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For large mainframe shops, SOA on the upswing

Slowly but surely, large mainframe shops have turned to service-oriented architecture (SOA) and Web services to access data stuck in DB2 and CICS environments.

A recent study by Share, a group for mainframe and other large system users, has found that the larger the company, the more popular service-oriented architecture (SOA) becomes.

For more on SOA and mainframes:
Mainframe SOA adoption: Interest high, adoption low

IBM mainframe CICS Transaction Server enhanced for SOA

The survey of 431 Share members indicated that for companies with 1,000 employees or fewer, less than 25% have adopted SOA or plan to. But for companies with 10,000 employees or more, that number jumped to nearly half.

Indeed, widespread SOA adoption has been a long time coming. At a Share conference in August 2006, interviews with several attendees revealed an interest in SOA but also that users were unsure about SOA and the technology's impact on their data centers. Share Treasurer Jim Michael said users still struggle to truly grasp SOA. but, said Michael, if users better understood the concept, they might discover that they already use these technologies.

There is a real opportunity for improvement in ... not
hav[ing] to worry about where the data is coming from and not to have hand-coded specialized scripts.

Pamela Taylor,
vice presidentShare

For some, SOA is broadly thought of as a language translator between applications that helps them to better perform a business process. But others view SOA as simply a collection of Web services, and that group may be underrepresented in Share's survey data.

"I think we're farther along today," Michael said. "Some people are doing things with Web services. If they knew what SOA was, they might look at their Web services and say, 'Oh, I guess we are doing some things toward SOA.' If they've already been doing Web services and aren't cognizant, they might not recognize it."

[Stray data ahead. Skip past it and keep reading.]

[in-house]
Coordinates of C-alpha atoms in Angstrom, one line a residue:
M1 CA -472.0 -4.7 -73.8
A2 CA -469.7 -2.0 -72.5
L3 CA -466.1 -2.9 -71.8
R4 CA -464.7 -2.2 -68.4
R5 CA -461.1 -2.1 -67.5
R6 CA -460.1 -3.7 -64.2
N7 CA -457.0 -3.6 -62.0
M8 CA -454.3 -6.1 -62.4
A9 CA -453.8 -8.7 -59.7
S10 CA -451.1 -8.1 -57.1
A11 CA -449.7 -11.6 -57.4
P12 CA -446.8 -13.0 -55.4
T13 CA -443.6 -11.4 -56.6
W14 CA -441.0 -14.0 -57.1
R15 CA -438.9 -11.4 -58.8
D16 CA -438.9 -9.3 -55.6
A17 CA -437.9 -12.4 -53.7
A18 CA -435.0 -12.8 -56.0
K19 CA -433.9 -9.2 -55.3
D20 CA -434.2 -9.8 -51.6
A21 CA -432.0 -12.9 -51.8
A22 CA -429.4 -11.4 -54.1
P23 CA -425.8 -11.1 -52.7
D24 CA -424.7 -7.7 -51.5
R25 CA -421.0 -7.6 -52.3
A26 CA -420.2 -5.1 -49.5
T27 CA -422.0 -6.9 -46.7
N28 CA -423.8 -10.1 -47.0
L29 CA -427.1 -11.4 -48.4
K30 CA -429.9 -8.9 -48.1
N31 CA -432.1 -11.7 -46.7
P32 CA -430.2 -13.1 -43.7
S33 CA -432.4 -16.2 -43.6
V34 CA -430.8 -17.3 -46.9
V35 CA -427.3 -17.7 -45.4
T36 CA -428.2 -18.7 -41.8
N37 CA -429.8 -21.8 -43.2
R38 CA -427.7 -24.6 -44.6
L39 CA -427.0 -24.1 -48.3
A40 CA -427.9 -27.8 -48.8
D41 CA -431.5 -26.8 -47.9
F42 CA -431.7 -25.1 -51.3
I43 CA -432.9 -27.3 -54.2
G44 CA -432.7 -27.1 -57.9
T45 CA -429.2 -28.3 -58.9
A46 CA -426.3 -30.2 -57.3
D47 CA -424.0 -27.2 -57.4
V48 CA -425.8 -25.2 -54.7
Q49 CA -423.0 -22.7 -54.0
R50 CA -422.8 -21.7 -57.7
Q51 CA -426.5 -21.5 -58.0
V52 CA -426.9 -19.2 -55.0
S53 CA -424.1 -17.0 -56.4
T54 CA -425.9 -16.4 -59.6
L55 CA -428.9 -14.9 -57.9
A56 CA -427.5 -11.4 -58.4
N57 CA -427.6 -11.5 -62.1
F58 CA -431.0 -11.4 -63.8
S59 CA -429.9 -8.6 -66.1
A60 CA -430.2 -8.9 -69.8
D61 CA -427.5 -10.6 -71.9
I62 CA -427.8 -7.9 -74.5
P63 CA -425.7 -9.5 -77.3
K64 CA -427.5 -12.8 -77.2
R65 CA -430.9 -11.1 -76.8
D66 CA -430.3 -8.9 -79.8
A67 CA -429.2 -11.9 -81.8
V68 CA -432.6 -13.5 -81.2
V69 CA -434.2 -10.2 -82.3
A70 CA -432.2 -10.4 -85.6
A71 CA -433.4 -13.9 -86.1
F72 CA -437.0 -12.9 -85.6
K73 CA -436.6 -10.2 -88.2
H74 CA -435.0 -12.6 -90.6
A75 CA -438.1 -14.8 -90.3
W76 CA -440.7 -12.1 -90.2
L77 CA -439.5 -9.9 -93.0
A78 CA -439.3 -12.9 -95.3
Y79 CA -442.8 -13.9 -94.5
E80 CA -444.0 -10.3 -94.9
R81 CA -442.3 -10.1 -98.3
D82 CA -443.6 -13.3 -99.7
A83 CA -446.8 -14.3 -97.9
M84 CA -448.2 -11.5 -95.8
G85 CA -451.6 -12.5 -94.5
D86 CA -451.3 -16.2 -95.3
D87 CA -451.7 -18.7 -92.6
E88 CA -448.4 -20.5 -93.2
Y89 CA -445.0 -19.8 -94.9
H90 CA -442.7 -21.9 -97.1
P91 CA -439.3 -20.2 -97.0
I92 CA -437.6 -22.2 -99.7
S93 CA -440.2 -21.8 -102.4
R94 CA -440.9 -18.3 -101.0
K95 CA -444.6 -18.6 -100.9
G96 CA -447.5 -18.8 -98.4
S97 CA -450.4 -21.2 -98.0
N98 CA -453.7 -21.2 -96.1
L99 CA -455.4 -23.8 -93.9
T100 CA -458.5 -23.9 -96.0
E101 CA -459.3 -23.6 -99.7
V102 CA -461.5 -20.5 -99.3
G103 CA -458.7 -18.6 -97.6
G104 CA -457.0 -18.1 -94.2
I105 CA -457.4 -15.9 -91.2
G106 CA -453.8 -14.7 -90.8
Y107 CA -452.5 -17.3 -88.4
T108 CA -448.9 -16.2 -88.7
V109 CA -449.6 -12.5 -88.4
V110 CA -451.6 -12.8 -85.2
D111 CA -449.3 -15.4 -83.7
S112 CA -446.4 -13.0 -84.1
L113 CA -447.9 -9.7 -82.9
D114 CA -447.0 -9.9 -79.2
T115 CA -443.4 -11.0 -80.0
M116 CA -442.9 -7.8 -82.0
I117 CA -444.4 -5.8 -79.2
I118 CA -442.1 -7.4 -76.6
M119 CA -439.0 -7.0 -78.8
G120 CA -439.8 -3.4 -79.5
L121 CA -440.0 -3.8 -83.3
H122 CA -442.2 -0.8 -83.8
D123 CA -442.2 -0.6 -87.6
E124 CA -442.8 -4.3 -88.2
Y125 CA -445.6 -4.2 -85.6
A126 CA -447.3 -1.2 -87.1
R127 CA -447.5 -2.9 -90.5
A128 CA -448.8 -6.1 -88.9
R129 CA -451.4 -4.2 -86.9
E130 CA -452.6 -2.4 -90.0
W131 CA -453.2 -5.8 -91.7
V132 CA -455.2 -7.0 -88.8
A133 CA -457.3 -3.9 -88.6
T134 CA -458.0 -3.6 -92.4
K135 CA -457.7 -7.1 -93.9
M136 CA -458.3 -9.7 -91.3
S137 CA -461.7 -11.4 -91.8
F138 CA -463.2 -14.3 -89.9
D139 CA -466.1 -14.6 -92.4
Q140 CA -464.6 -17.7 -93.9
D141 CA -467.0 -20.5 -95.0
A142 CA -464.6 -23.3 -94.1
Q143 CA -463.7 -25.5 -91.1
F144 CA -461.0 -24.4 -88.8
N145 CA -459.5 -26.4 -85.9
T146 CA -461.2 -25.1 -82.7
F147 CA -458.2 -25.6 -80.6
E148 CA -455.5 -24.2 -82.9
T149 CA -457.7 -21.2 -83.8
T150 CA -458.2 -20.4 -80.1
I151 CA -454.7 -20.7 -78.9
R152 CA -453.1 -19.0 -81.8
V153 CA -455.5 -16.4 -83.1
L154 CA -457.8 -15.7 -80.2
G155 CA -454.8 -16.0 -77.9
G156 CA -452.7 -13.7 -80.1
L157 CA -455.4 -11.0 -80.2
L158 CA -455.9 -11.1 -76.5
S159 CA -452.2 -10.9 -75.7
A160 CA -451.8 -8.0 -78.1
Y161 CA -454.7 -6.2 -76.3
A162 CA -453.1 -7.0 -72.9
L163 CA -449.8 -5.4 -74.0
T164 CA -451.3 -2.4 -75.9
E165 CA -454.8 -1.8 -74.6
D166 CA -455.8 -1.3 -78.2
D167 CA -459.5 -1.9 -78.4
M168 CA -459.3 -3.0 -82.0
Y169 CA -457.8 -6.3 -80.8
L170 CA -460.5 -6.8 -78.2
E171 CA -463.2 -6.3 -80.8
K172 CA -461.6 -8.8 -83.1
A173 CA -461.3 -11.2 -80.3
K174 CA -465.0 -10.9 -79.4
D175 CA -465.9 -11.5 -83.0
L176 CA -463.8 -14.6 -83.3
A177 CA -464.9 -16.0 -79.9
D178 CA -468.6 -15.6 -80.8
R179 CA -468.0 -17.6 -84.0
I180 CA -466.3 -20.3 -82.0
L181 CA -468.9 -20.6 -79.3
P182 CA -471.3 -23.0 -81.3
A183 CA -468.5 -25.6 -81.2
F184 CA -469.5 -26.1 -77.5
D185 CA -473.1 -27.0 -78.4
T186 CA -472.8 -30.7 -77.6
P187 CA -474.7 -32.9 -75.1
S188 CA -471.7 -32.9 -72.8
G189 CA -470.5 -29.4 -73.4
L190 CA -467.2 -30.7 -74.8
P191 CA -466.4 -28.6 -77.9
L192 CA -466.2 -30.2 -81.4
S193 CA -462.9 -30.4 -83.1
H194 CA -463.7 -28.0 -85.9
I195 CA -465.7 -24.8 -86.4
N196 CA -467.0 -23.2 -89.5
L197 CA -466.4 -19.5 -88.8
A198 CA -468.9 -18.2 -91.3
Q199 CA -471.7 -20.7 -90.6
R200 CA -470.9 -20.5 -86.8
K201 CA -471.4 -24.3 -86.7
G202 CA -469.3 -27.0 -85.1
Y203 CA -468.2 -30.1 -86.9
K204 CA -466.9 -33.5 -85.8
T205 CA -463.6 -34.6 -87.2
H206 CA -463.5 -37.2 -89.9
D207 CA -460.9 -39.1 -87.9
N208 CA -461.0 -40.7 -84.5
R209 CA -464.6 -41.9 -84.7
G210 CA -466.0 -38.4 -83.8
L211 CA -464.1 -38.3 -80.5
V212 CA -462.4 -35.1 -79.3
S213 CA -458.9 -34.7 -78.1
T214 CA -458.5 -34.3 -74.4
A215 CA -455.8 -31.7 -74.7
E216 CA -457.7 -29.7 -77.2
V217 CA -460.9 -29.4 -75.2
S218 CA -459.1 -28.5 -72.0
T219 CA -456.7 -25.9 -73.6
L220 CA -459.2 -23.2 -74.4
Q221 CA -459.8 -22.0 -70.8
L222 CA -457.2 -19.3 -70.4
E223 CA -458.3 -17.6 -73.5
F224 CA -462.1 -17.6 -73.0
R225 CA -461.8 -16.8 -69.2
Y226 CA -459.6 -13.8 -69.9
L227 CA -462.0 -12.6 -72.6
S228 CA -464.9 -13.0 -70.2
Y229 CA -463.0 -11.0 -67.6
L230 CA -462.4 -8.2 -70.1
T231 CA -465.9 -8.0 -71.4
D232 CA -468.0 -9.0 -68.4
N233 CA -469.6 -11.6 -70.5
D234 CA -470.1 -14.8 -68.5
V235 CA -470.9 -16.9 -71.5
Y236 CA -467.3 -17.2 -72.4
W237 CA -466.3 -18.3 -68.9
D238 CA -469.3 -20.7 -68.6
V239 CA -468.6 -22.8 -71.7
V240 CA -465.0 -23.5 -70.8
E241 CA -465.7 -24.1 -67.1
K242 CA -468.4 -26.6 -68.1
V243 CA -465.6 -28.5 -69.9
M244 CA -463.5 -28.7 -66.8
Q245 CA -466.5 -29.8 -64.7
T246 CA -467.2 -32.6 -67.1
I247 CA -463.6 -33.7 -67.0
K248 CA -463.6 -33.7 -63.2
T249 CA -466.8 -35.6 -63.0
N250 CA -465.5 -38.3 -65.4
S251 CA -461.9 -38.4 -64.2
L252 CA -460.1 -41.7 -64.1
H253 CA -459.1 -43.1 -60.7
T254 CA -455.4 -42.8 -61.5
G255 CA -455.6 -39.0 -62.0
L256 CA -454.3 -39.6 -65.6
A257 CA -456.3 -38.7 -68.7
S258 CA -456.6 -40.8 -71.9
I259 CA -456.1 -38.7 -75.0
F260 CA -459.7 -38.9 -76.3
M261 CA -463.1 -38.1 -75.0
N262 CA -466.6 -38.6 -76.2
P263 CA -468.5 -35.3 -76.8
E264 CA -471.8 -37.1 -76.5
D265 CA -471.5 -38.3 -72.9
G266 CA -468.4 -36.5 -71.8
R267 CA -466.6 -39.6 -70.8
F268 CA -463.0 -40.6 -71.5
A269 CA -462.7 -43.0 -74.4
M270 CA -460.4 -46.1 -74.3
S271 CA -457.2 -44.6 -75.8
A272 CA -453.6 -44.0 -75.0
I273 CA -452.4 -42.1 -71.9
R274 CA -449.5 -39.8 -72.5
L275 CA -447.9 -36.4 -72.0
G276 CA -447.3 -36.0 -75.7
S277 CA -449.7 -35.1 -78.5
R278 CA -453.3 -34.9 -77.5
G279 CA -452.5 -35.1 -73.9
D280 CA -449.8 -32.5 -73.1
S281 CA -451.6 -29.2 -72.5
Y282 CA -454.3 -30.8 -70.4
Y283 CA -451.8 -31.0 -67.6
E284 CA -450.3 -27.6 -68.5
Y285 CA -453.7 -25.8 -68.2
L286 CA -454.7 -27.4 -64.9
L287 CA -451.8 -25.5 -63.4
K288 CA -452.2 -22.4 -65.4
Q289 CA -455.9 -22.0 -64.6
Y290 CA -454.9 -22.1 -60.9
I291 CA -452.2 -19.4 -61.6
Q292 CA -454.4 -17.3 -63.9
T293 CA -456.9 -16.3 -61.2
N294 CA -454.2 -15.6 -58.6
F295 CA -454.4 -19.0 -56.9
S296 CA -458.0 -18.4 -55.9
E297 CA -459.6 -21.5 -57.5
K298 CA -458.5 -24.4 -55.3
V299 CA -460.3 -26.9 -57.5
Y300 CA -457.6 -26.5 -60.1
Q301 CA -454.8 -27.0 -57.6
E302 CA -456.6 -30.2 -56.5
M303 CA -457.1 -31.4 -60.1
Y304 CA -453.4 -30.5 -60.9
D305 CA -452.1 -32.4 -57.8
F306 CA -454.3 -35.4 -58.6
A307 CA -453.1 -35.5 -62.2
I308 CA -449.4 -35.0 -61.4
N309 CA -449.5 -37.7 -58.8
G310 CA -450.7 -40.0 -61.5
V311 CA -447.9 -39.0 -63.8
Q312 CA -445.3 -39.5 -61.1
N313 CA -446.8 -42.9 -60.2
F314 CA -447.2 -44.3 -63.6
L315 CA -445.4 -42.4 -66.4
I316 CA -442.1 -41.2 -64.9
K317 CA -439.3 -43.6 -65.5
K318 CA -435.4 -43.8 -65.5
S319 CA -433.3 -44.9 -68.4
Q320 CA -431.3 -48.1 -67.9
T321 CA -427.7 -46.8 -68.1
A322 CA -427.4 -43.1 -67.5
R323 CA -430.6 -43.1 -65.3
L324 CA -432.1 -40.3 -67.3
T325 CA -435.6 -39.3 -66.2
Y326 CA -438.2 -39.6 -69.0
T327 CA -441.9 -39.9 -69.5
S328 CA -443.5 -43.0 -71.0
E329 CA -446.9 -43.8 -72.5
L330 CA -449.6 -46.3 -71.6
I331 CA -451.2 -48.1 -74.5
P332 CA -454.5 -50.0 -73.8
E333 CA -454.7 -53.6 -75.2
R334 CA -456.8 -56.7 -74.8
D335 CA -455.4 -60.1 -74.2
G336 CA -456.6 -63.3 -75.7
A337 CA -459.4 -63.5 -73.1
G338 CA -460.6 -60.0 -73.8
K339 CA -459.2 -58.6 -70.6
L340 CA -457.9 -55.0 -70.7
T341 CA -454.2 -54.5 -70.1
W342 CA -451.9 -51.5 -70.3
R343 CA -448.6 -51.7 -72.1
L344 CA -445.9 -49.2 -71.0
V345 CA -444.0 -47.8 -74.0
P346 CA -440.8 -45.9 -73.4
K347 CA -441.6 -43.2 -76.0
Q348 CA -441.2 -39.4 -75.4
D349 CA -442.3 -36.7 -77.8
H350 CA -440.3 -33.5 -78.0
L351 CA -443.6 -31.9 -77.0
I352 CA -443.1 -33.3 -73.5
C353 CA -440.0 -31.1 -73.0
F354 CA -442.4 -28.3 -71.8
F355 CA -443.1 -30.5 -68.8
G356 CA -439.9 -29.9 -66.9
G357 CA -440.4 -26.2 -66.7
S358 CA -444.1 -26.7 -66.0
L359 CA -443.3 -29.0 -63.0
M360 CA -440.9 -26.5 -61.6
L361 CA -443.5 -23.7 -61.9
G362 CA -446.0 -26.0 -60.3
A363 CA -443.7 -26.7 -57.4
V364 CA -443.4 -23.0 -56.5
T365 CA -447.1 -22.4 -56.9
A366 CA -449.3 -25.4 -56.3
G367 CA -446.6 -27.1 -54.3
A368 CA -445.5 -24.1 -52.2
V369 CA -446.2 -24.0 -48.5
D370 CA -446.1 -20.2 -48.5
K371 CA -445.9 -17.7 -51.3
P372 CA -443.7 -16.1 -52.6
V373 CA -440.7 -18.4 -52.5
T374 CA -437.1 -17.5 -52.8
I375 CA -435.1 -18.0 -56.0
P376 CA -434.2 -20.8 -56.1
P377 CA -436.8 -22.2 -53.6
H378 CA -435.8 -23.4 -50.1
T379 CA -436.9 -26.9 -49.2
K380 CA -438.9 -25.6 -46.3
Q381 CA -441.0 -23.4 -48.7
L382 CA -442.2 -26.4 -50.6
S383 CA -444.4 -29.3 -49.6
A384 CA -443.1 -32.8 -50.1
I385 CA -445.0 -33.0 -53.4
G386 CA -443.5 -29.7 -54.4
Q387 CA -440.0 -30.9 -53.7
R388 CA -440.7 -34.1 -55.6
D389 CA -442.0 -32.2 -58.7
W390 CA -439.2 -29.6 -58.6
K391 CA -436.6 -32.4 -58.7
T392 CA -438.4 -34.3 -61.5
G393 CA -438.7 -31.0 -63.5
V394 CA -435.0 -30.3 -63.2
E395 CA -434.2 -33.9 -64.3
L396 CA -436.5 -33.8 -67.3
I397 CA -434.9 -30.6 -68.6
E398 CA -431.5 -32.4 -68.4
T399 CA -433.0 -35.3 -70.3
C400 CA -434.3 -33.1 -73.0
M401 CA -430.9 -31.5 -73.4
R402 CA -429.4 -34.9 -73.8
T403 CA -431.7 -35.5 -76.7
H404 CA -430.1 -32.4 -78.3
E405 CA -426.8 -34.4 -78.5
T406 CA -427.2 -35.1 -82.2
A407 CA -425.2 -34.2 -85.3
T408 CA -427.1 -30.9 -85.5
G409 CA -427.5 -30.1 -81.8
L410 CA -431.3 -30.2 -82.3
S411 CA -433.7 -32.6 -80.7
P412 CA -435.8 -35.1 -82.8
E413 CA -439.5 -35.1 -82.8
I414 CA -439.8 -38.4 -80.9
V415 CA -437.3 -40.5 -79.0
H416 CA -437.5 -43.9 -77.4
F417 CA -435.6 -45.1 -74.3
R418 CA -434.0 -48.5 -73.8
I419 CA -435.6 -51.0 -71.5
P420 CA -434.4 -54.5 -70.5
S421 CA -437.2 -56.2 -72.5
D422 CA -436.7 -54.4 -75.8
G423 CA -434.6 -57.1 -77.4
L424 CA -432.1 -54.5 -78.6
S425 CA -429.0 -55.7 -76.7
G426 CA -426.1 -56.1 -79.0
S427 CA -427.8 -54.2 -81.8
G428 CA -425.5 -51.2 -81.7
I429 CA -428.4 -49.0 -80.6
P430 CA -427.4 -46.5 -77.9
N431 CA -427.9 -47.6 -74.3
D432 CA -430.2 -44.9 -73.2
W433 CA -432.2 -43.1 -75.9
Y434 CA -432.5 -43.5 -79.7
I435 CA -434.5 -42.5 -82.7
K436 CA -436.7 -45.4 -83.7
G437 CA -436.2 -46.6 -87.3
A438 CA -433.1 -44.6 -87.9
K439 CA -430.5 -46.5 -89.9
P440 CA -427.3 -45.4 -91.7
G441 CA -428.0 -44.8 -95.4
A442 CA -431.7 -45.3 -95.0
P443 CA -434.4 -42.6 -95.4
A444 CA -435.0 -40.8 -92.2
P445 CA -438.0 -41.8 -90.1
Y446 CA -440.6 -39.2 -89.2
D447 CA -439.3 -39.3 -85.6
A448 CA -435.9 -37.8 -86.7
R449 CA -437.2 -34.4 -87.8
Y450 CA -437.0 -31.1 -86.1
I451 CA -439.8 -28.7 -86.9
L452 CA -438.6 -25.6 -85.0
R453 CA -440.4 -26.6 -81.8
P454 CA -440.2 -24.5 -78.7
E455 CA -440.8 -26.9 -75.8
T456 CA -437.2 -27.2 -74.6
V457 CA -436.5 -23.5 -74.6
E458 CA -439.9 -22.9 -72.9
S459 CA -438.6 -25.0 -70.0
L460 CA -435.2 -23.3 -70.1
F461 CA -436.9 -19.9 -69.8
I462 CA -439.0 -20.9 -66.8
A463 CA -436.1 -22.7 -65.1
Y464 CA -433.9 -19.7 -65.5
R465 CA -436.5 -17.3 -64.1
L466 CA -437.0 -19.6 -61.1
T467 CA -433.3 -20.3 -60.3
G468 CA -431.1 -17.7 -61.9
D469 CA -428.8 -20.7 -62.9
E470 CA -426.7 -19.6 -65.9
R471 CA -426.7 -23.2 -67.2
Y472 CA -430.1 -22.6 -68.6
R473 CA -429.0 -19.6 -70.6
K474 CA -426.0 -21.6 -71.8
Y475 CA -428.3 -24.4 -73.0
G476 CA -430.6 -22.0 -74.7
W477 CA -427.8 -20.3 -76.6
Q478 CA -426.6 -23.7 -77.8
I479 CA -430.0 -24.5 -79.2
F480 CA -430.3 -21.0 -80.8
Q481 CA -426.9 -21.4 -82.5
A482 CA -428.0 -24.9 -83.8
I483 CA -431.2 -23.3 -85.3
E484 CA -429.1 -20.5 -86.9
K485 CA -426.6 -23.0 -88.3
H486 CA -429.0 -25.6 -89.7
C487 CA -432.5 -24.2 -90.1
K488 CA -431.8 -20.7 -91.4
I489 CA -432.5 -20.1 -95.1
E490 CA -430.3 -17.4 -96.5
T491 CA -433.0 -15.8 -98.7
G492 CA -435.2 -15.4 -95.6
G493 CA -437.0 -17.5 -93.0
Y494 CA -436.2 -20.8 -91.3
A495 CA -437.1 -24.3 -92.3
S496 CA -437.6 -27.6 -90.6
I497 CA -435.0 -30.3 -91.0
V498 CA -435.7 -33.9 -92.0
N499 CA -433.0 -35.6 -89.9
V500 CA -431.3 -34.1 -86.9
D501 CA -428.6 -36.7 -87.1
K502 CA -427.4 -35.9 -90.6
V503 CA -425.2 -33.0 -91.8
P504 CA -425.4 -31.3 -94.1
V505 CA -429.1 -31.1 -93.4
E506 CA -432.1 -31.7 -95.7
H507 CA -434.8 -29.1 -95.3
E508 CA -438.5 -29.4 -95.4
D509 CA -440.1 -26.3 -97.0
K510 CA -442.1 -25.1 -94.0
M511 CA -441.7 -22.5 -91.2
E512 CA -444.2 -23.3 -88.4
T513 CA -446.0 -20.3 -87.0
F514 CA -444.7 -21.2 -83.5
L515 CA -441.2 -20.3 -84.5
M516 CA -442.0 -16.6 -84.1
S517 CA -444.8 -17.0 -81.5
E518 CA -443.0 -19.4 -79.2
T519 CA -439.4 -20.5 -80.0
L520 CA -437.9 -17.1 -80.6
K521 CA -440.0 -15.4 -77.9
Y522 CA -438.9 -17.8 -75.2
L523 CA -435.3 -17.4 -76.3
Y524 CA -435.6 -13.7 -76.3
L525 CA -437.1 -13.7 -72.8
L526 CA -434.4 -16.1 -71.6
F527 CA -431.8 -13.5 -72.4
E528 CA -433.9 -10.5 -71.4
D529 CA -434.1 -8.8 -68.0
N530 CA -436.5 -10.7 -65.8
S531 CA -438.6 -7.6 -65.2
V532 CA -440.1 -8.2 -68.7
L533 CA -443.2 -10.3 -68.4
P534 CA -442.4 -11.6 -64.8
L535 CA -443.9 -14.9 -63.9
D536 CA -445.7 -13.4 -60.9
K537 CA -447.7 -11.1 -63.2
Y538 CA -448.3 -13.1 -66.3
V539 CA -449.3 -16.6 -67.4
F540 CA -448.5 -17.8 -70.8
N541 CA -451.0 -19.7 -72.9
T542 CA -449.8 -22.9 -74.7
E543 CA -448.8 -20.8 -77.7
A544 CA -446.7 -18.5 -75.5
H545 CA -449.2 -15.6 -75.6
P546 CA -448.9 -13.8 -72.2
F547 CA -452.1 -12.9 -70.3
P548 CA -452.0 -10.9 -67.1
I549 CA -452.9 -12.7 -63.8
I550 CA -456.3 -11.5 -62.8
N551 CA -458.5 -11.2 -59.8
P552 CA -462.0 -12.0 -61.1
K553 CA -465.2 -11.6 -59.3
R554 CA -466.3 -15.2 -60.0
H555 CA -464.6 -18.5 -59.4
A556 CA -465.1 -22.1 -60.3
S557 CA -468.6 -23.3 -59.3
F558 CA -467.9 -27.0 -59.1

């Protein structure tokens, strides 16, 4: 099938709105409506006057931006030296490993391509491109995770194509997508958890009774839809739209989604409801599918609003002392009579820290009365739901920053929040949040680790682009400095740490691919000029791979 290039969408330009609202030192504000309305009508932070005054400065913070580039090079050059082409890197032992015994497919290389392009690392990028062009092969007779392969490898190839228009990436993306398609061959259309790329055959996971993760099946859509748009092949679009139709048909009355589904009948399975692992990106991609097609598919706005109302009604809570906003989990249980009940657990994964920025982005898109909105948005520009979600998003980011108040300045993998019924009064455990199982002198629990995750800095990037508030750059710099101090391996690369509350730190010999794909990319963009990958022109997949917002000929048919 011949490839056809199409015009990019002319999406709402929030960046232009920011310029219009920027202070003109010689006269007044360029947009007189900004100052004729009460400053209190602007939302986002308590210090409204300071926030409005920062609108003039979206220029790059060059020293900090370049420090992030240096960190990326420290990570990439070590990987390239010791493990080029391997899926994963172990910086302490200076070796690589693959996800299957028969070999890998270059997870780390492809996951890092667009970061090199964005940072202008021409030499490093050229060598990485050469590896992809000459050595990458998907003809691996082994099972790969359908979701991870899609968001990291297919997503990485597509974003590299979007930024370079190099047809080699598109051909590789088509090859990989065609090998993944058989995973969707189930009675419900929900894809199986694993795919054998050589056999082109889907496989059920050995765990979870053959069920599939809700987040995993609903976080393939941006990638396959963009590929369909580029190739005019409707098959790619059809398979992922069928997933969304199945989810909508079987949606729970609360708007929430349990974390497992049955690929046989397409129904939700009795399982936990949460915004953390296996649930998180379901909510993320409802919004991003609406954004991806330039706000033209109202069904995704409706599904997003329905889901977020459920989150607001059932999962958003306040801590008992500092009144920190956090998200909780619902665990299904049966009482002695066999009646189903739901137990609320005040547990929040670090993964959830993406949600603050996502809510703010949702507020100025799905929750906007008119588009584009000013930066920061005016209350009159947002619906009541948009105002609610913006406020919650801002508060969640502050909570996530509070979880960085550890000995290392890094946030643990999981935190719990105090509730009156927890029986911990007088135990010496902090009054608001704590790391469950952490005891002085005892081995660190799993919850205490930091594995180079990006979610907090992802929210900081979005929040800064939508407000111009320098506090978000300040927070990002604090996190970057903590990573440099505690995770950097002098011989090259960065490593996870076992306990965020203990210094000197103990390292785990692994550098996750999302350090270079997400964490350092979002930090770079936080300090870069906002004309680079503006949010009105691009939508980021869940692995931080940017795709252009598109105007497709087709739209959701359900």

When Share meets for its conference in Orlando next month, one of the major themes will be "the SOA journey," and dozens of sessions will focus on the technology. Share Treasurer Jim Michael said the sessions have evolved from "What's this SOA thing?" to "What you need to think about as you get your arms around SOA."

Unleashing captive data
Once Share members identify what SOA means for them, they can unlock the legacy data that sits on so many mainframes and large systems out there. But that may not be easy. Half of the survey's respondents said they extracted legacy data using custom-developed scripts, a hard-coding tactic that is often laborious and time-consuming. Only 28% had adopted replication technology, which Share says "can enable more timely transfer of data between systems."

The need for better access to data becomes all the more relevant when you consider another survey finding: 86% of respondents said that they need enterprise data to be available for reporting purposes.

"There is a real opportunity for improvement in that whole area around making it more seamless to have the applications not have to worry about where the data is coming from and not to have hand-coded specialized scripts," said Share Vice President Pamela Taylor.

Despite the idea that SOA is something you do, not something you buy, plenty of mainframe-oriented vendors can help with a SOA project. IBM is certainly in the mix -- with WebSphere and CICS Transaction Server freeing CICS and DB2 data on z/OS -- as are SOA Software, CA and BMC Software.

Let us know what you think about the story; email Mark Fontecchio, News Writer. You can also check out our Server Specs blog.

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